“Money is like an iron ring we’ve put through our noses,” Lietaer has said. “We’ve forgotten that we designed it, and it’s now leading us around. I think it’s time to figure out where we want to go—in my opinion toward sustainability and community—and then design a money system that gets us there.”

Designing a complementary currency system can be very esoteric, even when the base assumptions seem self evident. Time Banking, for example, rejects price, valuing all hours equally because prices equates value with scarcity, relative to demand.

“This is a very difficult concept for many to grasp,” said Christine Gray, Cahn’s wife and managing director of Time Banks, USA. “We call it the 7th-and-1⁄2 floor: through the building of a Time Bank, people discover that they enter a new realm.”

This is the realm where communities become more than the sum of their parts. Joy Smith, a psychiatric social worker, recently earned one Time Dollar giving a workshop on elder safety at the Time Banks offices in Columbia, Maryland, which she will spend on help configuring her computer.

“I think Time Banks are a means of people being able to help each other and themselves at the same time,” she said. “People really do need people.”

It’s an ancient idea—that people do things for each other and keep a record, usually a mental record, said Tim Jenkin creator of CES and an Ashoka Fellow since 2007. The same principal applies to CES, except the record is kept on the internet. The system is self regulating and unacceptable trades, such as animals for research purposes, are blocked.

Jenkin has spent most of his adult life fighting for social justice and to end apartheid in South Africa. He believes that the present global money system is at the root of most of the social, economic, political and environmental problems that confront us today and that we can only begin to tackle these problems if we have a money system that places the "money power" in the hands of the people who use it.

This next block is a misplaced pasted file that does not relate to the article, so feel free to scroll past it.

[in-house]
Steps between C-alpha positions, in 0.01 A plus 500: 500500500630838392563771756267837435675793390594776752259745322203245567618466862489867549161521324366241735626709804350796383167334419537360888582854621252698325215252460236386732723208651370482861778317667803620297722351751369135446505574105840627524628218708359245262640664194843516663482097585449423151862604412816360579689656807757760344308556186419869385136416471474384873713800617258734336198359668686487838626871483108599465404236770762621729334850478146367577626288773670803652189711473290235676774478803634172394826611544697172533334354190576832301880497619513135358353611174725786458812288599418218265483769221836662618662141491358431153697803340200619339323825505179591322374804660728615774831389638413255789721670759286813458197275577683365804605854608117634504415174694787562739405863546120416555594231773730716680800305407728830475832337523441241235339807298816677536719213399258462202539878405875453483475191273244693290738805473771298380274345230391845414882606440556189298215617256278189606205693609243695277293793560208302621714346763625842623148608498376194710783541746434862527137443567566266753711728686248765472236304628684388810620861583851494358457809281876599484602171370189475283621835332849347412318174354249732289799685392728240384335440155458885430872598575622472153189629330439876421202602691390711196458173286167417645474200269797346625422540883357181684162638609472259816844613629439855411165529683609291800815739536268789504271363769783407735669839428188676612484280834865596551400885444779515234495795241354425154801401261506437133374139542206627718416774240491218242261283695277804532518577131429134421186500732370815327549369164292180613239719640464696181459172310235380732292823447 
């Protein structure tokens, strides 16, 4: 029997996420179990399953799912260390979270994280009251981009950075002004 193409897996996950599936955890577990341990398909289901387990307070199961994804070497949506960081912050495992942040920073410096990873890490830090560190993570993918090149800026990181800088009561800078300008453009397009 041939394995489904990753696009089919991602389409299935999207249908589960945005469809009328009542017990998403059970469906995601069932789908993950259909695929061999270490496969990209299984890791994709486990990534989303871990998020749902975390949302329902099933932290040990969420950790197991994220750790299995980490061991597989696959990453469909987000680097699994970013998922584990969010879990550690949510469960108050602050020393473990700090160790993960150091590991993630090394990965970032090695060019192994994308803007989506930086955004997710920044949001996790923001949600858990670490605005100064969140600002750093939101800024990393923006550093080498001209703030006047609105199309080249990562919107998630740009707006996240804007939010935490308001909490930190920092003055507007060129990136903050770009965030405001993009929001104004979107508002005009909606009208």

I came to realize that an economy based on a usurious money system would never provide equality and relief from poverty,” Jenkin said. “We needed a system that had no limits and could work for everybody as well.”

CES was originally started as a type of Local Exchange Trading System (LETS) and has grown to become the most popular, and user friendly, system available to LETS and similar groups, said Korina Ivatt, Central Coast LETS administrator.

LETS is a monetary system, unlike direct barter, with members able to earn credits, or points, from any member and to spend them with anyone else on the scheme. The alternative currency used in Australia’s Central Coast LETS is called “shells.”

Using shells, a debit balance does not represent the onerous burden it can imply in the cash economy: the main thing is for shell account holders to be engaged with others in their community so that their balances move up and down regularly. This engagement is available to all. But the very idea of indebtedness can pose a challenge to alternative currency systems, even in systems like LETS where hard currency plays no role.

“Sometimes it’s hard to convince new members to just start trading,” Ivatt said. "We are all ingrained with the idea it is ‘bad’ to go into debt, but LETS points are not charged interest and the only real debt is to give something back to your community. The system makes things available to those without cash, meaning everyone can afford what they need and what they want to be happy in their community.”

Alternative Currencies: More Than Just Cute

Zelizer coined the term “circuits of commerce” to capture a distinctive form of economic interaction conducted in specifically defined social and cultural settings in which grassroots organizations create their own means of exchange. She uses the term “commerce” in the old-fashioned sense, meaning conversation, interchange, social intercourse, and mutual influence.

“The standard assumption by economists and others is that money is only legal tender which is state issued,” said Zelizer. “What I am arguing is that we have multiple monies—a whole range—and these monies are not just peripheral, cute things but functioning currencies.” Using alternative currencies builds community and profitability at the same time, she adds.

Palmas Bank, a community bank in Brazil, provides an excellent example of this principle. Created by João Joaquim de Melo Neto Segundo (an Ashoka Fellow since 2004), a theologian, educator, and community leader, Palmas Bank serves the community by helping to develop the local economy while earning revenue.